Harper finally got a pitch to hit in the sixth inning against Cardinals starter Mike Leake. Leake threw a 1-1 curve and Harper promptly launched into the upper deck at Nationals Park. It’s Harper’s 12th homer of the year.

Jackie Bradley, Jr.’s hitting streak ends at 29 games

BOSTON, MA - MAY 25:  Blake Swihart #23 of the Boston Red Sox congratulates Jackie Bradley Jr. #25 after he scored a run against the Colorado Rockies  during the fifth inning at Fenway Park on May 25, 2016 in Boston, Massachusetts.  (Photo by Maddie Meyer/Getty Images)
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Red Sox outfielder Jackie Bradley, Jr. was unable to continue his hitting streak on Thursday night, going 0-for-4 out of the leadoff spot against the Rockies in an 8-2 loss. He hit a deep fly ball to right field in the first inning, missing a home run by a few feet. He hit another deep drive in the fifth, but it was caught in front of the wall in center field at Fenway Park by Charlie Blackmon. In his final at-bat, Bradley weakly grounded out on the first pitch from Jon Gray to lead off the eighth inning.

Bradley’s 29-game streak tied Johnny Damon for the fourth-longest streak in Red Sox history. Dom DiMaggio still has the longest in club history at 34 games.

Shortstop Xander Bogaerts was able to extend his hitting streak streak to 19 games. He went 1-for-3, hitting a line drive single in the first.

Softball legend Jennie Finch to manage a professional men’s baseball team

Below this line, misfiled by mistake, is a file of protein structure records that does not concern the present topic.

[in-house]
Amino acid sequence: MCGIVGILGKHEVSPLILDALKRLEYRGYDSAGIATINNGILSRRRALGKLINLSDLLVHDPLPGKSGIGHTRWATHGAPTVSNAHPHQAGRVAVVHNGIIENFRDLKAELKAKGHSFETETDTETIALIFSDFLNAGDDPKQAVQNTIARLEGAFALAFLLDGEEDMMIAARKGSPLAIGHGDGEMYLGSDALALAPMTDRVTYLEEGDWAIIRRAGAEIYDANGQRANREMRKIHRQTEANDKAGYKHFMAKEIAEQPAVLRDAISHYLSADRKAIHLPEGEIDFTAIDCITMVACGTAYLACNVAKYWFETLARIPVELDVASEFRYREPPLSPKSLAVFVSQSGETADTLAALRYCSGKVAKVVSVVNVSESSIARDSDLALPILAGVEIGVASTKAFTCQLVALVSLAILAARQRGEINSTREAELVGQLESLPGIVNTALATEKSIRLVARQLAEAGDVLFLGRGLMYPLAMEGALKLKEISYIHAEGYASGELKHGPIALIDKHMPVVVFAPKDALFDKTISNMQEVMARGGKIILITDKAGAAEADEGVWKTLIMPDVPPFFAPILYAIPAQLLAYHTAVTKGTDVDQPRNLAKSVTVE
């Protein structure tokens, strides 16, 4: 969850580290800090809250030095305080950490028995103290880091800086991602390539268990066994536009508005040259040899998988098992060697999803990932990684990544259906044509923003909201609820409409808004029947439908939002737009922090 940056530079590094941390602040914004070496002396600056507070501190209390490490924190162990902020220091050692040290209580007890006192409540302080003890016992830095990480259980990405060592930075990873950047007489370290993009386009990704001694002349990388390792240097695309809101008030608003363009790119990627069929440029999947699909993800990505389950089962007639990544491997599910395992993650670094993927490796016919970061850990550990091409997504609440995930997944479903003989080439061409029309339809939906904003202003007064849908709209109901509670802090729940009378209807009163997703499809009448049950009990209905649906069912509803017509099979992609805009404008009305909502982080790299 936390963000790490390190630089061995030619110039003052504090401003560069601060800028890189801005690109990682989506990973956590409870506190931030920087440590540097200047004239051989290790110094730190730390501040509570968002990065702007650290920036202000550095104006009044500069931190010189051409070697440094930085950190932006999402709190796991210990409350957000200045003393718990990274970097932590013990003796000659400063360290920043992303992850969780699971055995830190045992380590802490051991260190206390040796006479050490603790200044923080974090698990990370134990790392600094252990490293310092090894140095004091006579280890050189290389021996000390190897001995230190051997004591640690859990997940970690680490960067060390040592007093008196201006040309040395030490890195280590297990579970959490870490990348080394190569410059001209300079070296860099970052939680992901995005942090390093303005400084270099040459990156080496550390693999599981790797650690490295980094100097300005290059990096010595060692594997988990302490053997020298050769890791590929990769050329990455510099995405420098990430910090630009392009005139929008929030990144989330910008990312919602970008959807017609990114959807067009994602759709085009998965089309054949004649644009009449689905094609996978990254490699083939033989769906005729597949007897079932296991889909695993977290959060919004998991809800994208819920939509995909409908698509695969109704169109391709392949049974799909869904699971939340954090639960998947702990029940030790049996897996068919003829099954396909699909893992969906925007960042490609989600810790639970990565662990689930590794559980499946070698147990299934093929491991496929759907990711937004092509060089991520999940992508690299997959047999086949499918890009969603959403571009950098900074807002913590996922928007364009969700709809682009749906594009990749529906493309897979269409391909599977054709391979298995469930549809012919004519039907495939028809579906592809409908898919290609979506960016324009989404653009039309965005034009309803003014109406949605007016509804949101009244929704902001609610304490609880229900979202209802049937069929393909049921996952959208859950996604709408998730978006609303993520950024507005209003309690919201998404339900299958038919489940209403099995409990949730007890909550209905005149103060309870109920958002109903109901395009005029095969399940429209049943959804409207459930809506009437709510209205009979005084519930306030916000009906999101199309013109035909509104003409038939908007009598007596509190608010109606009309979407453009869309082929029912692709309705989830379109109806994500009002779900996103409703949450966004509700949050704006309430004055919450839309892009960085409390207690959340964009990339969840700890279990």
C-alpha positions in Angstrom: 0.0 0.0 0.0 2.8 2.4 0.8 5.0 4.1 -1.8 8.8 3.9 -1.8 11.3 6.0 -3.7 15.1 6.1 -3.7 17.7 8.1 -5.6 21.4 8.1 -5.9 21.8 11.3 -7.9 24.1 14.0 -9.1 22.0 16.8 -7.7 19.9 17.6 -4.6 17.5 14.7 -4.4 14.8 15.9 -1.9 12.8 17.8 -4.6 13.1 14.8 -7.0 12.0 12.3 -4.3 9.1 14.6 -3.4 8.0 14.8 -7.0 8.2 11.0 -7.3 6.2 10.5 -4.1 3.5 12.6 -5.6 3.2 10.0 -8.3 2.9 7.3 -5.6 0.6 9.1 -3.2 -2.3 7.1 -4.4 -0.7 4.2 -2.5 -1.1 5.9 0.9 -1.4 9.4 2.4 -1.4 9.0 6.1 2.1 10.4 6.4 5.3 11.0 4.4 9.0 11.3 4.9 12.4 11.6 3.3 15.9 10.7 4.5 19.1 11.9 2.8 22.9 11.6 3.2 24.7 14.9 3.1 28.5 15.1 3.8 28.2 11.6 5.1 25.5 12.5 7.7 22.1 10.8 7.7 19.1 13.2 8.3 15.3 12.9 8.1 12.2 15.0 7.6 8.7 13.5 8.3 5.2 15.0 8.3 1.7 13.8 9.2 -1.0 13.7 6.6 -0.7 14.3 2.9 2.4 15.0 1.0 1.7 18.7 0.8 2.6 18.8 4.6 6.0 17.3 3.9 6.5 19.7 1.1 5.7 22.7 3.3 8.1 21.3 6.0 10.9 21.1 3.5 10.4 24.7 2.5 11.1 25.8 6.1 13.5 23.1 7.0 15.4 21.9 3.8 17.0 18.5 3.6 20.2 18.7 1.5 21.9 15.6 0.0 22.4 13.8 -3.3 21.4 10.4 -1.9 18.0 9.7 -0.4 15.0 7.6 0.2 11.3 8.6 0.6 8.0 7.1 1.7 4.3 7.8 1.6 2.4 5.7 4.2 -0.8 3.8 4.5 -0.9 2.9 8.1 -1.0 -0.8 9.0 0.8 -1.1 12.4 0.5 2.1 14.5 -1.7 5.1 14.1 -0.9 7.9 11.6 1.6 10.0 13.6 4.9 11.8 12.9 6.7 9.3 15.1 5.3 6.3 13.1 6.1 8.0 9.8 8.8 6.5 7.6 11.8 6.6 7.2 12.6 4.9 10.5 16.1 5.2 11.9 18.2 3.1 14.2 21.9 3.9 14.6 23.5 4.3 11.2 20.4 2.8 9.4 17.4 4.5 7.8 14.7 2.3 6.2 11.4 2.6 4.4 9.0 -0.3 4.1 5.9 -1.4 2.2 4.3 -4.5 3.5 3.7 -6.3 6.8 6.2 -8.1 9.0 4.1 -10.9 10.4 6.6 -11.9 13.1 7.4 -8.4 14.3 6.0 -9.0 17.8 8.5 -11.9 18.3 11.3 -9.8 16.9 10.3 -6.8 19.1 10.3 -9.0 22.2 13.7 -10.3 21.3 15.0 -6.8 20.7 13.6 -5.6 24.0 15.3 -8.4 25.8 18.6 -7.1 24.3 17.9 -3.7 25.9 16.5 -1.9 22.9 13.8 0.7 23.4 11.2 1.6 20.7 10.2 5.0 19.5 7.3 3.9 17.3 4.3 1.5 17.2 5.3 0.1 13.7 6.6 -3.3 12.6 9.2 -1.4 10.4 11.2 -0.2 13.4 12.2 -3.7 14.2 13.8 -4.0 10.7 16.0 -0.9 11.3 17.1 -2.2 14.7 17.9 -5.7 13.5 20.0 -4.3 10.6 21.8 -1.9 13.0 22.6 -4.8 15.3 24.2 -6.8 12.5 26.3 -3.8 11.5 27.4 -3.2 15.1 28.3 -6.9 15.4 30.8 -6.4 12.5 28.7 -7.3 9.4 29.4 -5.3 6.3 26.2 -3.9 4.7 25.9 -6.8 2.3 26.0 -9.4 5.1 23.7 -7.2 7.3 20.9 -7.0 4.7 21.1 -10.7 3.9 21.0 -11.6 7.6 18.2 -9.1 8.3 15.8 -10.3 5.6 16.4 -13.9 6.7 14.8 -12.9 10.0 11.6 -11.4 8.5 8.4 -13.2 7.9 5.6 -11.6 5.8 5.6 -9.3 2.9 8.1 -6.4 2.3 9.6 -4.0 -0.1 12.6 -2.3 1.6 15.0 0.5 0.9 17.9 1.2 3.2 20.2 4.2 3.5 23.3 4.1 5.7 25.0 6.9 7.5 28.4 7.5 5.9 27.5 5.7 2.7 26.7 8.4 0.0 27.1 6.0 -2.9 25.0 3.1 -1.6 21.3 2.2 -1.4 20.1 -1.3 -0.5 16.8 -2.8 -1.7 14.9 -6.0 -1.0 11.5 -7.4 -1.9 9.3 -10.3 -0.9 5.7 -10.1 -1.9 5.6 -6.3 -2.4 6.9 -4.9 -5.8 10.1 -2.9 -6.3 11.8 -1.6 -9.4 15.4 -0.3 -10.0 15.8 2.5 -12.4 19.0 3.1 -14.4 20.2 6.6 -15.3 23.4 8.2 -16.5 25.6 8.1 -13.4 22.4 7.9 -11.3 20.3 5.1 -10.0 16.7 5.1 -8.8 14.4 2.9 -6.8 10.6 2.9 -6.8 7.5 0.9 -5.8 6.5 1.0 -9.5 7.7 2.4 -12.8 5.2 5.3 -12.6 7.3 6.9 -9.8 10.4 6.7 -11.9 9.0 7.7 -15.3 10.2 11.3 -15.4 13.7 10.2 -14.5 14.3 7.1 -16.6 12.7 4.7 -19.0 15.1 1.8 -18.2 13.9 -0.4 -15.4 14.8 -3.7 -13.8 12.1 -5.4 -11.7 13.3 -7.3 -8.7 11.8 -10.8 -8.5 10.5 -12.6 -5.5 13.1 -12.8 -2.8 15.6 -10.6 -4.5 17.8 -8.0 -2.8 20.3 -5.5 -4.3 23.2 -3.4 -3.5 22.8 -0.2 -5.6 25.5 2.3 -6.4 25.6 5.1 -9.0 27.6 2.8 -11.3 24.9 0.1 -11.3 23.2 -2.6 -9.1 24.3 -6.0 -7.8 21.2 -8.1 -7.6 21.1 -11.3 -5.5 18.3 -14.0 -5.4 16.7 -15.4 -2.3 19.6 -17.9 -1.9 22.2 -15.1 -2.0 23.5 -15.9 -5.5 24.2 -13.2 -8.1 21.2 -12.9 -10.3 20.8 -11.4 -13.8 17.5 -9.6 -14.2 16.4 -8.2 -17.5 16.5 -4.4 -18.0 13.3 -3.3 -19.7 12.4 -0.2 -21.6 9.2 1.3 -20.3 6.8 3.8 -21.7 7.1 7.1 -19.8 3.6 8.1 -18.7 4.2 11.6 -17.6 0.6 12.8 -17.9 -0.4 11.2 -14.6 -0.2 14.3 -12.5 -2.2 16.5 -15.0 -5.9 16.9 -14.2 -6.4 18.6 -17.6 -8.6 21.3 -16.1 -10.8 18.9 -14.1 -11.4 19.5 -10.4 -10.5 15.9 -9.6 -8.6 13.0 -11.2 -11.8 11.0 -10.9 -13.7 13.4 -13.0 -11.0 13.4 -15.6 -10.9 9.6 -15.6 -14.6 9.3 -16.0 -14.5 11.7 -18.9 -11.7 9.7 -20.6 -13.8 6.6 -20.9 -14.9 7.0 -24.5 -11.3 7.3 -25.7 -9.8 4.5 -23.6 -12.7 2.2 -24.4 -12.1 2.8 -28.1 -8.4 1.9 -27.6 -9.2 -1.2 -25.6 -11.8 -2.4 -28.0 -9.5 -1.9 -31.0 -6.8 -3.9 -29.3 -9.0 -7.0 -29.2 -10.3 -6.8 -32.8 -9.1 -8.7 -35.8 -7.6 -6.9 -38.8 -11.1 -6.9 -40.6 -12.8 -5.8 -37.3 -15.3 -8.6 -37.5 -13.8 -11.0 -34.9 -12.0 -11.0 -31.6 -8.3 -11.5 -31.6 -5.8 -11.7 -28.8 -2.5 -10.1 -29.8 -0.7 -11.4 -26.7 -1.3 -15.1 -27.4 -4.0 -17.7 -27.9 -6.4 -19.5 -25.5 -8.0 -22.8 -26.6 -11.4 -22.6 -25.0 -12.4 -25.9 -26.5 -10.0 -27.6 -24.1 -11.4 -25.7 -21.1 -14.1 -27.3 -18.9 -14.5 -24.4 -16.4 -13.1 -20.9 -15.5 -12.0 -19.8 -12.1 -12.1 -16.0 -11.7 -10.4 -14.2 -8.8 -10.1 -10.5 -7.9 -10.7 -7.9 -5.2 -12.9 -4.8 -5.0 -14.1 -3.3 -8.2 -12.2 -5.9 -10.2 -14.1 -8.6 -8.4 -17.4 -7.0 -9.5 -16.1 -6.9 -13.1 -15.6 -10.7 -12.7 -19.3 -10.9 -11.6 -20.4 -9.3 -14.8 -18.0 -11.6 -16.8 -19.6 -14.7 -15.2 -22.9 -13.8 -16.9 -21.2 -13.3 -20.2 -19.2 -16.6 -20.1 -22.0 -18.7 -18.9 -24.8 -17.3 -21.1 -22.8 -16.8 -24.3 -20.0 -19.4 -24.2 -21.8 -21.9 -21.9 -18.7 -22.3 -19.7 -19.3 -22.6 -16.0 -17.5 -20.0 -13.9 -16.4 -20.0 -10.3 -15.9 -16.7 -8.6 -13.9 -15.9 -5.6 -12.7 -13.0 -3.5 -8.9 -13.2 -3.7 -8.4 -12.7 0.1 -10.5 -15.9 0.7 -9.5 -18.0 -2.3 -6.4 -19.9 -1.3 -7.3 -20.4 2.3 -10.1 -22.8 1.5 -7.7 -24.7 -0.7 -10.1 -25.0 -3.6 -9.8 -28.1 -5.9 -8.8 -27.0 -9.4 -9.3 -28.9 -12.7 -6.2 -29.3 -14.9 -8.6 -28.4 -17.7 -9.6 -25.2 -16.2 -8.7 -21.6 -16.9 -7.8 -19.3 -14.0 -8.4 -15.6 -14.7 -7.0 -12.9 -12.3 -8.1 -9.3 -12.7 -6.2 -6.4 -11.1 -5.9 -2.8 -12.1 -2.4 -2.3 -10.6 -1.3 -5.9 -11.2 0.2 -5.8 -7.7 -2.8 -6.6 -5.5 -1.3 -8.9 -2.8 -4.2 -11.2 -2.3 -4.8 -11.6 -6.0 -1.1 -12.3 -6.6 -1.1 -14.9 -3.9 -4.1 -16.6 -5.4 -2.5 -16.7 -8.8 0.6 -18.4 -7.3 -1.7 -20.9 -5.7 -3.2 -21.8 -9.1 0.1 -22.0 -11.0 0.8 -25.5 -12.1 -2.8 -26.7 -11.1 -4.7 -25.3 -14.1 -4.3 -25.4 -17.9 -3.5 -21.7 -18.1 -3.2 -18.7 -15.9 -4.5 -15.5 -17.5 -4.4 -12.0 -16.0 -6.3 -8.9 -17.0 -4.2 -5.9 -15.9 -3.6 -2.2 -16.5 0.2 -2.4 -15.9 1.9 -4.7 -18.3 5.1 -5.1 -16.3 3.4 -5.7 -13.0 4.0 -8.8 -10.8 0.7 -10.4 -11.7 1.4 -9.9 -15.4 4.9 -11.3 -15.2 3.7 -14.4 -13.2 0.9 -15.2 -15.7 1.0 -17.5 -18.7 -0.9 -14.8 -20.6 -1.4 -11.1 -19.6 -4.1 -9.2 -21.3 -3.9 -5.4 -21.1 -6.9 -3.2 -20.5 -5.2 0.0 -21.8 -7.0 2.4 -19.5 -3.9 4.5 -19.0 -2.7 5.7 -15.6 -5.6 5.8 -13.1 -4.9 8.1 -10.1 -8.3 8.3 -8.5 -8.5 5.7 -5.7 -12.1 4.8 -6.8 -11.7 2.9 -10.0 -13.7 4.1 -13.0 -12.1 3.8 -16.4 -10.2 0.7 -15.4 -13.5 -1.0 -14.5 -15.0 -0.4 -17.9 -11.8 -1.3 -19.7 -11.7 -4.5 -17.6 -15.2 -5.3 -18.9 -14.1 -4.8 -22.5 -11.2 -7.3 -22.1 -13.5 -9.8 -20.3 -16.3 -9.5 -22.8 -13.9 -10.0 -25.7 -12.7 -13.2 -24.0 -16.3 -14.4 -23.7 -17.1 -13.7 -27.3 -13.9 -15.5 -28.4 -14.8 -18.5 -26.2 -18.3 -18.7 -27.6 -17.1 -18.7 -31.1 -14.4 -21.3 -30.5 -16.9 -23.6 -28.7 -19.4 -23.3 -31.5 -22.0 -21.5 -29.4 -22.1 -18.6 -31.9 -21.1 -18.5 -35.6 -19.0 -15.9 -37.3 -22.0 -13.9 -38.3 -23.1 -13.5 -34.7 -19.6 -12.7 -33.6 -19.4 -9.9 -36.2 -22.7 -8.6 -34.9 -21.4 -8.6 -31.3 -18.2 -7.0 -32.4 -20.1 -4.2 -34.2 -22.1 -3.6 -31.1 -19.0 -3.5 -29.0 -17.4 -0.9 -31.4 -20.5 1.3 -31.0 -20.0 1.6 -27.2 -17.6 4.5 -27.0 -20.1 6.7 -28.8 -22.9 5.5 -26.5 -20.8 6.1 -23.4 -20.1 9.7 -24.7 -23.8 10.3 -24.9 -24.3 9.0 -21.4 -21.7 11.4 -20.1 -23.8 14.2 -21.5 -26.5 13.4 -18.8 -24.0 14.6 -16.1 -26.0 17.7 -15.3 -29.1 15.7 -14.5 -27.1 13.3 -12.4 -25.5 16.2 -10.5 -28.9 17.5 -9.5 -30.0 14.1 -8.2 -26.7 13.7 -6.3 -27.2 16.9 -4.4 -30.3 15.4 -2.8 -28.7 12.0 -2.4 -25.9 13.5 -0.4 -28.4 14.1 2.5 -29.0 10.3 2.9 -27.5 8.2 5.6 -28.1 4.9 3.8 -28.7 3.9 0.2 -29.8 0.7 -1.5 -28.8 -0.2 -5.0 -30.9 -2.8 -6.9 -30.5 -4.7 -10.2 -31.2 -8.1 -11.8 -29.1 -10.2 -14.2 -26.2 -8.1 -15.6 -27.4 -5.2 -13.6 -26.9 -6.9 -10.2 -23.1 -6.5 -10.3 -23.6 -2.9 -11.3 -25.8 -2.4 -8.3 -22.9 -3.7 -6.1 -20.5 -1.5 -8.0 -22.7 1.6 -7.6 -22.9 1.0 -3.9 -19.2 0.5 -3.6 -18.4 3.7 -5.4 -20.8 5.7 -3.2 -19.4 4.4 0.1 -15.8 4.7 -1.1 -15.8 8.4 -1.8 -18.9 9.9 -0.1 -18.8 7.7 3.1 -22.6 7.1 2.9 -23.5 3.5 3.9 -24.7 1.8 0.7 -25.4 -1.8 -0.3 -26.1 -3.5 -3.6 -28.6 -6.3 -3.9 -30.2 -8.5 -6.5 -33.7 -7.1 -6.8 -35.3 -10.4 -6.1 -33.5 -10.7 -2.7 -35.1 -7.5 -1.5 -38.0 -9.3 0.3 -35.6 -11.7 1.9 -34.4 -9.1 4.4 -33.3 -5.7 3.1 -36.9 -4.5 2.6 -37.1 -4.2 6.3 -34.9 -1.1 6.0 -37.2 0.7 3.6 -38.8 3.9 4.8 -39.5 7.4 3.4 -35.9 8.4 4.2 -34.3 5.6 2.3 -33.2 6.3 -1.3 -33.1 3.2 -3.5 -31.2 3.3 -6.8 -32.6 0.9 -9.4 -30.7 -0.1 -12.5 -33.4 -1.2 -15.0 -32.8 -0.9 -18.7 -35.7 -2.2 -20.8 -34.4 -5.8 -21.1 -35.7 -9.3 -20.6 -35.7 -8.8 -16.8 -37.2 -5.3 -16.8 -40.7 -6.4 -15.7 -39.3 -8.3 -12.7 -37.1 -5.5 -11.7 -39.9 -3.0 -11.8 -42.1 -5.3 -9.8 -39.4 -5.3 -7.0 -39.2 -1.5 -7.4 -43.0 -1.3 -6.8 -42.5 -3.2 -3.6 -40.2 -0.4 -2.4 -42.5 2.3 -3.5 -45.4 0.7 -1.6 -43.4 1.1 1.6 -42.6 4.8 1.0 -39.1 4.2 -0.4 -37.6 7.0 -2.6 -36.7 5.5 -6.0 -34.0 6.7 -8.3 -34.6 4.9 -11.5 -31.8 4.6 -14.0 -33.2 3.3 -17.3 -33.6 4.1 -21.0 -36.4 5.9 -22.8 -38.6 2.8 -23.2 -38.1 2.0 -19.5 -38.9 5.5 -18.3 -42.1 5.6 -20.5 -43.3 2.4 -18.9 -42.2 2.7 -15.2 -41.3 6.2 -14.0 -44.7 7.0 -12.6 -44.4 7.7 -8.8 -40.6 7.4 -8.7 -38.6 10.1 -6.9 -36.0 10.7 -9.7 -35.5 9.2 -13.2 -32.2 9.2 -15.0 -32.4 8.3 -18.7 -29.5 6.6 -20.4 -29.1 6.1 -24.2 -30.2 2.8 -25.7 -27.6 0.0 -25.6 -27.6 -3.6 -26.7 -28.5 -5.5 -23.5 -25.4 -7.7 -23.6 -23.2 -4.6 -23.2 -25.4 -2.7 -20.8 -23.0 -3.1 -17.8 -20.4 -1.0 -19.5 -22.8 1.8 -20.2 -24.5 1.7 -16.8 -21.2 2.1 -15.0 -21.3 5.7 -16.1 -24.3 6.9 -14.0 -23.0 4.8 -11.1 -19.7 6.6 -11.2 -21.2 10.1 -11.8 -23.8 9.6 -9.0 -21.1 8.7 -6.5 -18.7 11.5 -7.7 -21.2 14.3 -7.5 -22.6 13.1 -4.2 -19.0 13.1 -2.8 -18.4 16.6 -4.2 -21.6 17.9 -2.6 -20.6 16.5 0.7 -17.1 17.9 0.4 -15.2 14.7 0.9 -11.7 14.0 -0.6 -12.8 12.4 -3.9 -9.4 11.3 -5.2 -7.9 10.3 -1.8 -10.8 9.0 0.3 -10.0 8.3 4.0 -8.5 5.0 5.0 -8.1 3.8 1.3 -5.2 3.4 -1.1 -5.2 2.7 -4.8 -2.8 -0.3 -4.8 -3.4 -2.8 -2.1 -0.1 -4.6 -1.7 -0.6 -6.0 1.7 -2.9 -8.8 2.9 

NEW YORK, NY - NOVEMBER 03:  Jennie Finch attends a press conference at Marathon Pavilion in Central Park on November 3, 2011 in New York City.  (Photo by Andy Kropa/Getty Images)
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Softball legend Jennie Finch will make history on Sunday when she will serve as a guest manager for the Bridgeport Bluefish of the independent Atlantic League. She will become the first woman to manage a men’s professional baseball team.

In the club’s announcement, GM Jamie Toole said, “We are really excited to have Jennie come out and manage the team. She is an incredible athlete and a wonderful person, and we hope our fans will enjoy seeing her in a Bluefish uniform for the day.”

Finch won the 2001 Women’s College World Series with the University of Arizona. She won the gold medal with Team USA in the 2004 Summer Olympics and silver in the 2008 Summer Olympics.

Finch is only managing one game, but it’s still a positive step for inclusiveness in professional sports. Hopefully, in the future, we see more women in sportswriting, broadcasting, coaching, and front office positions.

Mike Moustakas out for the rest of the 2016 season with a torn ACL

KANSAS CITY, MO - APRIL 21:  Mike Moustakas #8 of the Kansas City Royals hits a single in the first inning against the Detroit Tigers at Kauffman Stadium on April 21, 2016 in Kansas City, Missouri. (Photo by Ed Zurga/Getty Images)
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Royals third baseman Mike Moustakas has been placed on disabled list with a torn right ACL, the club announced on Thursday. He is expected to miss the rest of the season, per MLB.com’s Jeffrey Flanagan. Outfielder Brett Eibner has been recalled from Triple-A Omaha.

Moustakas suffered the injury colliding with teammate Alex Gordon attempting to catch a foul ball. Gordon suffered a fractured scaphoid bone, which will keep him out of action for three to four weeks.

It’s a tough break for Moustakas as he missed time earlier this month with a fractured thumb. He lands back on the DL hitting .240/.301/.500 with seven home runs and 13 RBI in 113 plate appearances.